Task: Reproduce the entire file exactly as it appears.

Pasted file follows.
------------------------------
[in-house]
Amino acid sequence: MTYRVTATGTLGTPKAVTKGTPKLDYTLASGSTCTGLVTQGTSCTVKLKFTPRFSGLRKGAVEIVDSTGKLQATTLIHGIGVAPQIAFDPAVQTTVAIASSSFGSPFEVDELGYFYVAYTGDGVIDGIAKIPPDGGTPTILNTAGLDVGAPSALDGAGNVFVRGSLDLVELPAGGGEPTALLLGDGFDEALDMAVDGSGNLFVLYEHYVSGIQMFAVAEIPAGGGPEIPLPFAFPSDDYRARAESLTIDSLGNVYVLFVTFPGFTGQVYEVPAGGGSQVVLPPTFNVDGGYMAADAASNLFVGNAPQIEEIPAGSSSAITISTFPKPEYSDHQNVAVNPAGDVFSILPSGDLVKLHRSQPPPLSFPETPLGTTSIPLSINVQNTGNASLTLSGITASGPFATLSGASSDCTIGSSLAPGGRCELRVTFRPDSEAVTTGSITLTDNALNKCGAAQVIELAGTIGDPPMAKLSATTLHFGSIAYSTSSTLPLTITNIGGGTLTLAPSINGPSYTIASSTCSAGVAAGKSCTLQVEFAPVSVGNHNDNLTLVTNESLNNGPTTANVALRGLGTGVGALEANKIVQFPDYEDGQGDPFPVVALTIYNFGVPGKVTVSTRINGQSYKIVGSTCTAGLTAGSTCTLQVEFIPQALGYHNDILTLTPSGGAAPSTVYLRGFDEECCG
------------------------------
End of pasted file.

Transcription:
[in-house]
Amino acid sequence: MTYRVTATGTLGTPKAVTKGTPKLDYTLASGSTCTGLVTQGTSCTVKLKFTPRFSGLRKGAVEIVDSTGKLQATTLIHGIGVAPQIAFDPAVQTTVAIASSSFGSPFEVDELGYFYVAYTGDGVIDGIAKIPPDGGTPTILNTAGLDVGAPSALDGAGNVFVRGSLDLVELPAGGGEPTALLLGDGFDEALDMAVDGSGNLFVLYEHYVSGIQMFAVAEIPAGGGPEIPLPFAFPSDDYRARAESLTIDSLGNVYVLFVTFPGFTGQVYEVPAGGGSQVVLPPTFNVDGGYMAADAASNLFVGNAPQIEEIPAGSSSAITISTFPKPEYSDHQNVAVNPAGDVFSILPSGDLVKLHRSQPPPLSFPETPLGTTSIPLSINVQNTGNASLTLSGITASGPFATLSGASSDCTIGSSLAPGGRCELRVTFRPDSEAVTTGSITLTDNALNKCGAAQVIELAGTIGDPPMAKLSATTLHFGSIAYSTSSTLPLTITNIGGGTLTLAPSINGPSYTIASSTCSAGVAAGKSCTLQVEFAPVSVGNHNDNLTLVTNESLNNGPTTANVALRGLGTGVGALEANKIVQFPDYEDGQGDPFPVVALTIYNFGVPGKVTVSTRINGQSYKIVGSTCTAGLTAGSTCTLQVEFIPQALGYHNDILTLTPSGGAAPSTVYLRGFDEECCG